A Merciful Truth
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“How’s he doing?” Bill asked her in a low voice. “What he went through would send most men to their doctors begging for drugs to make their memories go away.”
“I suspect that’s crossed his mind,” Mercy admitted. “He’s been through a similar type of hell before. It nearly drove him out of law enforcement, but he seems well prepared to deal with the emotional aftermath this time. Sadly, it’s because he had to learn how the first time.”
“No one would blame him for stepping back.”
“That’s not who he is.”
“I can see that.” Bill met her gaze. “But he can still crash. He’s not Captain America.”
Truman often wore a Captain America T-shirt, and Mercy thought it suited him. “Actually, that’s a perfect description of him. Captain America has a mushy sentimental core; he’s very human. And yes, he can fall apart.” She glanced over at Truman. He stood motionless, and she knew he battled invisible demons. Her instincts told her to go to him, but she stood still. Truman would ask when he needed help.
She simply had to be available.
Mercy wrapped her hands around her hot coffee cup at the Bend FBI office but didn’t drink. She was coffeed out. Darby noticed and asked if she wanted some juice. Mercy turned down the intelligence analyst’s offer. She was tired of eating and drinking on the run. It was all she’d done at Quantico for the previous two weeks, and she hadn’t found time to grocery shop since she’d been back. Her body was rebelling against the unusual diet.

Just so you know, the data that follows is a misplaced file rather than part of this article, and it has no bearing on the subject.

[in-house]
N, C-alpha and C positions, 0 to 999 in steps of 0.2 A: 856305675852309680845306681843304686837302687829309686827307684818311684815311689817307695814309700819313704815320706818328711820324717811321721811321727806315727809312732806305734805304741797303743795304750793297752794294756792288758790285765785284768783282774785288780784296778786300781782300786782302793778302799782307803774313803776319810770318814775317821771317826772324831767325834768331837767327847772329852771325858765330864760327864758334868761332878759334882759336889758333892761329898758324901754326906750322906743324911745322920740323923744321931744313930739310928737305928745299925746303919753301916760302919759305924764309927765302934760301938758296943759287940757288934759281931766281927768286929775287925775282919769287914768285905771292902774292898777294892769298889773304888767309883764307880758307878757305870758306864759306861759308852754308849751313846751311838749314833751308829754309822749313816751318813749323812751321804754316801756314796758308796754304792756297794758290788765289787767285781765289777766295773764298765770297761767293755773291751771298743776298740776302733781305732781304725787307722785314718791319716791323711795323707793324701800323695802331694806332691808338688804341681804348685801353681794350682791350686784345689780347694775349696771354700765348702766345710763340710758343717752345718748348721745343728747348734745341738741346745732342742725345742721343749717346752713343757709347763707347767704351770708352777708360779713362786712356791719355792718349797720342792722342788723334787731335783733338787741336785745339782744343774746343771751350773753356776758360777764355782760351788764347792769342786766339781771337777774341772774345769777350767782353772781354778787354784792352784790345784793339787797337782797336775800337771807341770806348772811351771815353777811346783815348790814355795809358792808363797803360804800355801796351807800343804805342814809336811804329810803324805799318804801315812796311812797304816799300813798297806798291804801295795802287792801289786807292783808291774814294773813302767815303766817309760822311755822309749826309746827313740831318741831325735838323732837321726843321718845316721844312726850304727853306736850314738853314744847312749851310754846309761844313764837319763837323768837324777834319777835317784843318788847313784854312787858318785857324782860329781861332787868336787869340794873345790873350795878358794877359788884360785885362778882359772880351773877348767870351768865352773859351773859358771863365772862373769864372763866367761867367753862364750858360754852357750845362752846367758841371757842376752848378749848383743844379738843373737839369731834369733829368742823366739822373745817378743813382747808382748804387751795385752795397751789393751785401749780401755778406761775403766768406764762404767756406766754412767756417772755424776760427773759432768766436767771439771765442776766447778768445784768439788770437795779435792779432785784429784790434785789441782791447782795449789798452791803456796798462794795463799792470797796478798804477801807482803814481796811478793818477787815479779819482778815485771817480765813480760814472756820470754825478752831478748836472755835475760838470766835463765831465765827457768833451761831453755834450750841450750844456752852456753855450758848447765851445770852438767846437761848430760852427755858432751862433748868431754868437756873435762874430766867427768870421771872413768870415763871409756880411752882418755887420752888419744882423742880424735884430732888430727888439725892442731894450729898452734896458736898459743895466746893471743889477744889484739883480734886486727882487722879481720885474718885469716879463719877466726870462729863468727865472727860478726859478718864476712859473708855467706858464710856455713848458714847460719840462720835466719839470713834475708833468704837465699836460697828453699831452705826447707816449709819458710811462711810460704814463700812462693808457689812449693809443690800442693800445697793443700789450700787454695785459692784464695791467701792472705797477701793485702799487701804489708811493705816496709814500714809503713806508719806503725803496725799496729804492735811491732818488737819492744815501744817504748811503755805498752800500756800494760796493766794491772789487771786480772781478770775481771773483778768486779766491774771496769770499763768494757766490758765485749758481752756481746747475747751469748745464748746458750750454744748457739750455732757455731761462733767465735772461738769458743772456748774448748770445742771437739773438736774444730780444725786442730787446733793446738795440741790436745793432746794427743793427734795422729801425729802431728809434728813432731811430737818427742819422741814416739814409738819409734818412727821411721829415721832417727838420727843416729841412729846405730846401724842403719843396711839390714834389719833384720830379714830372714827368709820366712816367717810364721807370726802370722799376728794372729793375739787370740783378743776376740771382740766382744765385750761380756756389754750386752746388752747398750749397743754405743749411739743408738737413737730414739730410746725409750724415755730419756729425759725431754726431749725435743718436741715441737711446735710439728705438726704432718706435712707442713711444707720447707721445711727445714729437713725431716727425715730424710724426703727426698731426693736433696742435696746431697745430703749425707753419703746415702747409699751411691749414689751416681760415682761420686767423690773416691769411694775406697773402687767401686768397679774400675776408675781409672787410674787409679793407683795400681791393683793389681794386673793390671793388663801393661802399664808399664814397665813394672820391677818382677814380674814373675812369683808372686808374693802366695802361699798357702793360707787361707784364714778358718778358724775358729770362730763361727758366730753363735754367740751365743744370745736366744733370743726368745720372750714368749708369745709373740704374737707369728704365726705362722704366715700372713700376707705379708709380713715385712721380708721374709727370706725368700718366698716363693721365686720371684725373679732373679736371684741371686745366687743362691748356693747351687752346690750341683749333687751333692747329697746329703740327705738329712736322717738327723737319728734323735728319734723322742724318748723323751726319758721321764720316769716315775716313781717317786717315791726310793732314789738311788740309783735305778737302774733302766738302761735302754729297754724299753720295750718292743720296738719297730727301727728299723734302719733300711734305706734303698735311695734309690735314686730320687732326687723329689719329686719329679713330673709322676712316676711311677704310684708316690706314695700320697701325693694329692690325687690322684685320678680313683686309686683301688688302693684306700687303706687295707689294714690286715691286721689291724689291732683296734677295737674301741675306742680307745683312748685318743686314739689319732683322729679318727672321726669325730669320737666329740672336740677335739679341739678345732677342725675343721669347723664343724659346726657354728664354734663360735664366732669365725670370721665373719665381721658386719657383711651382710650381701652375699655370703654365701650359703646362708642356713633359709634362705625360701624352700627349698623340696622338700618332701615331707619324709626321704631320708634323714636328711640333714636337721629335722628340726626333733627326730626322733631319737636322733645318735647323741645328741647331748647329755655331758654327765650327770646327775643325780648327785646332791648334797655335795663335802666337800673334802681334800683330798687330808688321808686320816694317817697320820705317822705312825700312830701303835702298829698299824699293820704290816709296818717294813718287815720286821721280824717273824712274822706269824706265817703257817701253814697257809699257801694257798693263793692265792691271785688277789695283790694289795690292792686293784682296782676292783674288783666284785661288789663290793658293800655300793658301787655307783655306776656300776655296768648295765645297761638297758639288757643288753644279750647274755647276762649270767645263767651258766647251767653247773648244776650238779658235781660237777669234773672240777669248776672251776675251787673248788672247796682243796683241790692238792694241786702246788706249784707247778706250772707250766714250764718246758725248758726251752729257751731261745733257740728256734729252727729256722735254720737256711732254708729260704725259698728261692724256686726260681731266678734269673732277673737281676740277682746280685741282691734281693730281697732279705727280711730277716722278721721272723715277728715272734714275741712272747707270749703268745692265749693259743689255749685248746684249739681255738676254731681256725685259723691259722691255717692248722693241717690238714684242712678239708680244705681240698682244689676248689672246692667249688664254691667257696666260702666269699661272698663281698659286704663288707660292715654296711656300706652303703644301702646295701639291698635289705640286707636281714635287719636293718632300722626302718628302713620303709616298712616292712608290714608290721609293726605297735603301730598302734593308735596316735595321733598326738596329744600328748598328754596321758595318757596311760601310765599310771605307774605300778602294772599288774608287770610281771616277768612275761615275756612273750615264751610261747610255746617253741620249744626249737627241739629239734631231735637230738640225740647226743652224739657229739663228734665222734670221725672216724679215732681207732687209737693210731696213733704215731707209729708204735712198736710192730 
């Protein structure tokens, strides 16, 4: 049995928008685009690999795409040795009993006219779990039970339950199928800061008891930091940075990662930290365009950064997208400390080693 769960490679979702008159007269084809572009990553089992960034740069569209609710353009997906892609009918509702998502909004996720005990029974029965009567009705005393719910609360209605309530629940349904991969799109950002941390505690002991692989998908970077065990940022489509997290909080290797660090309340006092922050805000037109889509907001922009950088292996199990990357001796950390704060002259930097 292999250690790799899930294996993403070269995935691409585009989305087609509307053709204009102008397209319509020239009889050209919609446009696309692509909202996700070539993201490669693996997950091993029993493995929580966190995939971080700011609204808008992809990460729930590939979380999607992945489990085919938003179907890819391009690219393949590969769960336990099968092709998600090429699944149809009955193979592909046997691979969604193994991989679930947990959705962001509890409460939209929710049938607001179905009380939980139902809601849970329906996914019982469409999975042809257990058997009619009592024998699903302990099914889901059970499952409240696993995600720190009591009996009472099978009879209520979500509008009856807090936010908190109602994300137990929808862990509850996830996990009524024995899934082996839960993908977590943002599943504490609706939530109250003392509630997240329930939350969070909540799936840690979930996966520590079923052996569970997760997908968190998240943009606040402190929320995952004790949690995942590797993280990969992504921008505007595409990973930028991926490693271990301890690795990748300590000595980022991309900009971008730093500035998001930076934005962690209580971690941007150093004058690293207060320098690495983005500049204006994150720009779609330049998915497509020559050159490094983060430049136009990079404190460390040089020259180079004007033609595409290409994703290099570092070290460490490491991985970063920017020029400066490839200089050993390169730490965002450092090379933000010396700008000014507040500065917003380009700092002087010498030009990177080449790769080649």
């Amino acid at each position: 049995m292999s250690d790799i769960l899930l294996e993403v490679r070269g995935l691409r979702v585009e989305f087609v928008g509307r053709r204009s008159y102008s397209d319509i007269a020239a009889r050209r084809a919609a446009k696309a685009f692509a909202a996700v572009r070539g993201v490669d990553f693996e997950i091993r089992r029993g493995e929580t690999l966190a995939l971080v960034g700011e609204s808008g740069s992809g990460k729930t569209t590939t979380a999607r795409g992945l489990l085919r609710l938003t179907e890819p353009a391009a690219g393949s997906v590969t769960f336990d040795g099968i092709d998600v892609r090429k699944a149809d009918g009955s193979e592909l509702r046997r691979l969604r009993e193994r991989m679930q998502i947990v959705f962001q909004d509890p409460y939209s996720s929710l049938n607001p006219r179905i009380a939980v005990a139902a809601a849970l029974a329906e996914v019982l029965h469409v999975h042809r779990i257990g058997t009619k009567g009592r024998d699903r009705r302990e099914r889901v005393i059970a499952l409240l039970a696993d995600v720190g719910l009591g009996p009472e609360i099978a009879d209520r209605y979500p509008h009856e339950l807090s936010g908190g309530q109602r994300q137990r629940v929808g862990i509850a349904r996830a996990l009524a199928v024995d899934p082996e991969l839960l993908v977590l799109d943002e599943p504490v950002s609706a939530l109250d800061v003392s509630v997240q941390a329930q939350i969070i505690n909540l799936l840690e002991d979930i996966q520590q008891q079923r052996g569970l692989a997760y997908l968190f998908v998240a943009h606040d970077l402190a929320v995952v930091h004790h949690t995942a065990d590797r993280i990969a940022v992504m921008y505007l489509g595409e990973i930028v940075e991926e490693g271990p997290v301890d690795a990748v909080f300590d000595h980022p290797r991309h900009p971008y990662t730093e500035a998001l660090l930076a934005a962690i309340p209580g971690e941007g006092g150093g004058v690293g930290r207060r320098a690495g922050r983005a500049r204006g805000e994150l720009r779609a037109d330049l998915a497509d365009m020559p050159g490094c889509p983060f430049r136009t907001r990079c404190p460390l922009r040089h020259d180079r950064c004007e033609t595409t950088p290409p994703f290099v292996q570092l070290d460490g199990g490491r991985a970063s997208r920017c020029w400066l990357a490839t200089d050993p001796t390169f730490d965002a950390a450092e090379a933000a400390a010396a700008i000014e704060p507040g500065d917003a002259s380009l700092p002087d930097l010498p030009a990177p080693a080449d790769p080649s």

I need a week of eating nothing but organic veggies and beef from happy, grass-fed cows.
She’d never dreamed she’d be that consumer, the one who questioned the source of the chicken breast on her plate, but after she left home at eighteen, she’d noticed that food tasted different. She’d grown up on meat slaughtered by her father and vegetables grown by her family or by friends. After a few months of processed food, her body had revolted, and she’d learned to seek out local sources.
She’d embarrassed Truman a time or two in restaurants with her questions, and he’d quickly figured out the best places for her to eat, where he didn’t have to cower behind his menu as she grilled the staff about sourcing.
She thought of the cinnamon roll she’d grabbed at the gas station that morning. So sometimes I’m a hypocrite.
Eddie plopped into the seat next to her. His hair didn’t look as perfect as usual, and it appeared he’d run his hands through it a few dozen times in the last hour. Dark circles hung below his eyes.